Whanau toils to restore historic urupa

By Nathan Crombie nathan.crombie@age.co.nz -
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A carved angel rests upon a headstone at Te Uru O Tane (Black Bridge) urupa. PHOTO/ANDREW BONALLACK
A carved angel rests upon a headstone at Te Uru O Tane (Black Bridge) urupa. PHOTO/ANDREW BONALLACK

Descendants of a prominent Wairarapa Maori chief have restored an historic urupa, or cemetery, during a series of working bees that brought family home to toil from as far away as Brisbane.

Spokeswoman Marlene Matiaha-Paewai said about 50 descendants of Ngatuere Tawhirimatea Tawhao had completed hours of weekend working bees since January to restore headstones, tidy plots and grassed areas, and repaint fencing and graveside surrounds at the Te Uru O Tane (Black Bridge) urupa, which is sited near the Waiohine River and the twin bridges between Greytown and Carterton.

Mrs Matiaha-Paewai said there were more than 100 graves at the site, which was also the resting place of her renowned tipuna, or ancestor, Ngatuere Tawhirimatea Tawhao.

The gravestone of Ngati Kahungunu chief Ngatuere Tawhirimatea Tawhao, who was believed to be 117 at the time of his death despite his monument marking his age as 90. PHOTO/ANDREW BONALLACK
The gravestone of Ngati Kahungunu chief Ngatuere Tawhirimatea Tawhao, who was believed to be 117 at the time of his death despite his monument marking his age as 90. PHOTO/ANDREW BONALLACK

"There were a few people there who died in the 1918 flu epidemic. We become involved because my Mum and Dad, Ted and Marcia Matiaha, are laying here too, and my husband and I plan on coming down here as well when our time comes."

A sign was unveiled last Saturday that bore the name of the urupa, and the tangata whenua, brought together by the shared work, renewed bonds with each other and with their ancestral homeland of Wairarapa.

"What we managed to do was bring a lot of people home to reconnect with Wairarapa and with each other, and it hasn't been easy to get back for some of them," she said. "It has been excellent and it was all our people who made the tasks easy even though it was hard work in hot, hot weather."

Mrs Matiaha-Paewai said whanau members, young and old, had come from across North Island, with relatives of Ron Mark, NZ First deputy leader and Wairarapa list MP, coming from their homes in Brisbane to also lend a hand in the restoration.

"They heeded the call and came home to help and those who wanted to be here and couldn't come, sent koha and resources that allowed us to buy paint and the tools we needed to get the work done."

Urupa trustees who led the restoration included Joel Ngatuere, Wendy Hynes Thompson, Tom Hemi, Noeline Butters, Josie Matiaha, and Michael Roera, she said, while Jasen Ngatuere constructed the new urupa sign.

Trustees plan to also place a plaque at the cemetery that will trace an outline of the life and deeds of Ngatuere Tawhirimatea Tawhao. Two other whanau urupa sited near Gladstone, Ngai Taneroa and Amahua, would also be cleared, cleaned and restored.

Wairarapa historian Gareth Winter said Ngatuere Tawhirimatea Tawhao was a prominent Wairarapa rangatira about which much had been written during and since his lifetime.

There is a tradition that he had brokered peace in the region after approaching a hostile war party, either King movement or Hauhau, in the mid-1860s; and with other Wairarapa chiefs Ngatuere met Governor George Grey to discuss keeping the peace in Wairarapa.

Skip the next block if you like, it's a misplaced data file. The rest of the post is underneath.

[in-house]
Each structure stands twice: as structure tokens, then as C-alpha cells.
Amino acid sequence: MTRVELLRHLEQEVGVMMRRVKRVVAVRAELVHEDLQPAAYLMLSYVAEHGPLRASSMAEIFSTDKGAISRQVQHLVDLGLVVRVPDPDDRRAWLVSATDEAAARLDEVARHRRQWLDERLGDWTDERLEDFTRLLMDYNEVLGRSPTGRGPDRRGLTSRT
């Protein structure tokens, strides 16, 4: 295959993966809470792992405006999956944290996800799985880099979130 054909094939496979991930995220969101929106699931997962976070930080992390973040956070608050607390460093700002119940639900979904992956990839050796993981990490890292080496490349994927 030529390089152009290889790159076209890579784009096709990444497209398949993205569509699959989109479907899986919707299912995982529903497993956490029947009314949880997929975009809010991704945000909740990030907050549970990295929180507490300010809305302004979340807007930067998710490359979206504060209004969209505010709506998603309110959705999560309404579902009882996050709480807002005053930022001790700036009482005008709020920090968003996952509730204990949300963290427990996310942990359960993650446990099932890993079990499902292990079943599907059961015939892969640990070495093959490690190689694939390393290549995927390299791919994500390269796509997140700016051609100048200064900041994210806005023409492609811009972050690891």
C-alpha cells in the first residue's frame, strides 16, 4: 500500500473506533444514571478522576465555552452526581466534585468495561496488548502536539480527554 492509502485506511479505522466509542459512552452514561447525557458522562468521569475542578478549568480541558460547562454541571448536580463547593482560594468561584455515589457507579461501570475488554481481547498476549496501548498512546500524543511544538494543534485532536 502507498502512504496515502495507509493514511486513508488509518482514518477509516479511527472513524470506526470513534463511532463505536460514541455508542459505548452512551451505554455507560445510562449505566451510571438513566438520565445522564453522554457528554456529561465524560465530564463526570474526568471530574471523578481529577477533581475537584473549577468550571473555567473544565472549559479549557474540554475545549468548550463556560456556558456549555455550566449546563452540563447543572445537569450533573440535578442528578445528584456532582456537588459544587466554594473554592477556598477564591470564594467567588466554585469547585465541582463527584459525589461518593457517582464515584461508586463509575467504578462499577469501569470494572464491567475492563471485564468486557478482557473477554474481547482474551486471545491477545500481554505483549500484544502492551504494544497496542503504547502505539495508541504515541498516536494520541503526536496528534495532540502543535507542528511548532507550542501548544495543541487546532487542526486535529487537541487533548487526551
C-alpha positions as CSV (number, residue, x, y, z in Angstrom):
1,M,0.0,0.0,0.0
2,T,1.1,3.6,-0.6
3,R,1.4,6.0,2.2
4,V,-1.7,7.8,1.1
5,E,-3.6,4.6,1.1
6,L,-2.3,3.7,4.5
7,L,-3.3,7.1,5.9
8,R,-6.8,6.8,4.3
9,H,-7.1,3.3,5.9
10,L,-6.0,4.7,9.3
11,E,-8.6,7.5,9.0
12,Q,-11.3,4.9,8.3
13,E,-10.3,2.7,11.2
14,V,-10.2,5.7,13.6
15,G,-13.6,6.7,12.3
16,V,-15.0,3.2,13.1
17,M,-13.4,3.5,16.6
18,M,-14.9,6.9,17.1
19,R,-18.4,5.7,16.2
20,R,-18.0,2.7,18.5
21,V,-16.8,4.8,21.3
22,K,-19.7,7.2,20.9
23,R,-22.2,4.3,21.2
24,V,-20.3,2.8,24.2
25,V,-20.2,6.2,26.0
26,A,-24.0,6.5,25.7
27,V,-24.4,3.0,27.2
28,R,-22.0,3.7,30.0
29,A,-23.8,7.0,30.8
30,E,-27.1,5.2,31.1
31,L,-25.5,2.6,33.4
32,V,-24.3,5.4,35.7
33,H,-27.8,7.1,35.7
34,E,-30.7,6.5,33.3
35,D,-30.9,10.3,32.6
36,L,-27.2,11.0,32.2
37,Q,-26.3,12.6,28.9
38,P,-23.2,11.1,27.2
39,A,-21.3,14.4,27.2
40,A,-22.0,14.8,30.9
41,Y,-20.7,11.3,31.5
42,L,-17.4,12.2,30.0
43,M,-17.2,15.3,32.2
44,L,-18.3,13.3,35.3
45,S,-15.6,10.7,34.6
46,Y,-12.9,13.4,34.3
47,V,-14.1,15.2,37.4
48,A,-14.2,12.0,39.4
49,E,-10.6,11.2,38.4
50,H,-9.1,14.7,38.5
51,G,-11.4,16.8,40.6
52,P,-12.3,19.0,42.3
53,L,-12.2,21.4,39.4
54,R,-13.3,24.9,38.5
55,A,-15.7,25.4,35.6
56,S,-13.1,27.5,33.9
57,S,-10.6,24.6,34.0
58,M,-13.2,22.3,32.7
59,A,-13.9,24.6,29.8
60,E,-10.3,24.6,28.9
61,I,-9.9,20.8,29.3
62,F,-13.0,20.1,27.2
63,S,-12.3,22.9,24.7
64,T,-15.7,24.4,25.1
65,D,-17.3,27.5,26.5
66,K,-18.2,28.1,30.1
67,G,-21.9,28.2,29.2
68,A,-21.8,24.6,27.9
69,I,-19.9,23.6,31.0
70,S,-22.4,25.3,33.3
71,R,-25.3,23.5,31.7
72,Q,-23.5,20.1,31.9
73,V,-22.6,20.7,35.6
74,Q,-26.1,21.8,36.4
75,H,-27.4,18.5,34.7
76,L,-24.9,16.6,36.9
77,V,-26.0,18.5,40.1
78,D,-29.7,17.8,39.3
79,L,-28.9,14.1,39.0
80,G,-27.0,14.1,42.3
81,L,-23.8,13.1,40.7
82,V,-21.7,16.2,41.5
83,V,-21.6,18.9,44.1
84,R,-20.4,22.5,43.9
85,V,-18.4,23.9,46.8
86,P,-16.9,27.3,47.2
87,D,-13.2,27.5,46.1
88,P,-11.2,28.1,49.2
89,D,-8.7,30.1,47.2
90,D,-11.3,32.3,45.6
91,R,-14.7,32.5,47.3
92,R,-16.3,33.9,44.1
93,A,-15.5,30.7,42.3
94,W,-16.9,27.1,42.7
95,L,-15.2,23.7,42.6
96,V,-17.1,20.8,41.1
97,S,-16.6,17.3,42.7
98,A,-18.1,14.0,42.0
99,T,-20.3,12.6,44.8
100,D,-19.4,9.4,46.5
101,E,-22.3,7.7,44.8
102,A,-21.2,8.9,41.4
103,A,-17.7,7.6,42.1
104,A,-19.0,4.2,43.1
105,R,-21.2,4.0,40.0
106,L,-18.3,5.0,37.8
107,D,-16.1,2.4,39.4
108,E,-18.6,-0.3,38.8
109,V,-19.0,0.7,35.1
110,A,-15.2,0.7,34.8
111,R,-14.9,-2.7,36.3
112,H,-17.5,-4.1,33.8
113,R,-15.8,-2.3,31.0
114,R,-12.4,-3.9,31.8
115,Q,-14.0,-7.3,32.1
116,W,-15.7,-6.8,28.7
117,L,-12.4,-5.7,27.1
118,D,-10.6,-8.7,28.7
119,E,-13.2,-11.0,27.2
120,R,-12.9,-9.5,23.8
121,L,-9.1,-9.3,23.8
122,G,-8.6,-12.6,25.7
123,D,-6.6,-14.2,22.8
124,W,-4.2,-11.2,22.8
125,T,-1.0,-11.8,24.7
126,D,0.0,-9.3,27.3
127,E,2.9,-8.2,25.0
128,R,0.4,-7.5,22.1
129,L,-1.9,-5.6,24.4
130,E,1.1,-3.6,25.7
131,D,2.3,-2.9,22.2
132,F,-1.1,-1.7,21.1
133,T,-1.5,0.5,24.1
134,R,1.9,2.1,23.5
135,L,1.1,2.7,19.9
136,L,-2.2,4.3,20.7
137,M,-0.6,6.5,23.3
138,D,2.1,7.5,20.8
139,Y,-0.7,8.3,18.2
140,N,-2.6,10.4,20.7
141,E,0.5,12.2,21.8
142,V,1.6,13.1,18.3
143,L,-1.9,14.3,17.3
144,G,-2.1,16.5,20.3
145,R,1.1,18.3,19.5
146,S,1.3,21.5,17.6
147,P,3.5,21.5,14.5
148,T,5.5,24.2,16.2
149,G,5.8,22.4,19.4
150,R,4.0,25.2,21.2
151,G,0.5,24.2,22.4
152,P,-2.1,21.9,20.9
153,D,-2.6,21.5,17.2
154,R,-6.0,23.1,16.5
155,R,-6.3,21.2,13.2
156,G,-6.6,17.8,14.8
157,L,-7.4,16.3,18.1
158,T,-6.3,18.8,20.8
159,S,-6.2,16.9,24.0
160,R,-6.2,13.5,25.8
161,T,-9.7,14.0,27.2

Ngatuere was said to be 117-years-old at his death in 1890. He was buried at Te Uru O Tane urupa, which is believed to be sited close to where he was born at Te Paparu, a Wairarapa pa near Te Ahikouka in a heavily forested area of the valley. The stretch of forest that towered from Greytown to Masterton was known to early European settlers as Three Mile Bush.

The naming of the urupa as Te Uru O Tane (Black Bridge), the Maori wording of which translates to the entrance to the forest of Tane, also recalled the designation of the bridge spanning the Waiohine River that was completed by Charles Rooking Carter (after whom Carterton was named). That first bridge had been painted black.

The area was significant to Maori as the sacred confluence of the Waiohine, Matarawa and Mangatarere rivers, according to Ngati Kahungunu ki Wairarapa researcher Rawiri Smith.

Te Uru O Tane and its surrounds and nearby waterways also figure in Ngati Kahungunu ki Wairarapa claim documents presented to the Waitangi Tribunal and was at the centre of a Crown officials site visit in 2014.

Mr Winter said a second more southerly bridge spanning a Waiohine River spillway was painted white and was known, of course, as White Bridge.

Ngatuere Tawhirimatea Tawhao was also the subject of a head and shoulders portrait painted by Gottfried Lindauer sometime during the final decade of Ngatuere's life.

He featured as well in an upper body carte de visite photographic portrait created by Reverend William Ronaldson sometime in the late 1870s and there are photographic images of the esteemed rangatira still hanging in the Anzac Hall in Featherston.

The Lindauer portrait of Ngatuere, with a full facial ta moko, which had been with his whanau for more than a century, was expertly restored in 2007 and handed on long-term loan to the Aratoi Wairarapa Museum of Art and History in Masterton by the late kaumatua Tu Ngatuere, the chief's great, great grandson - who is also buried at Te Uru O Tane (Black Bridge).

The valuable portrait had only ever before been put on display at a handful of tangi, or funerals, and art historians had been unaware of its existence, apart from the expert who authenticated the unsigned oil painting.

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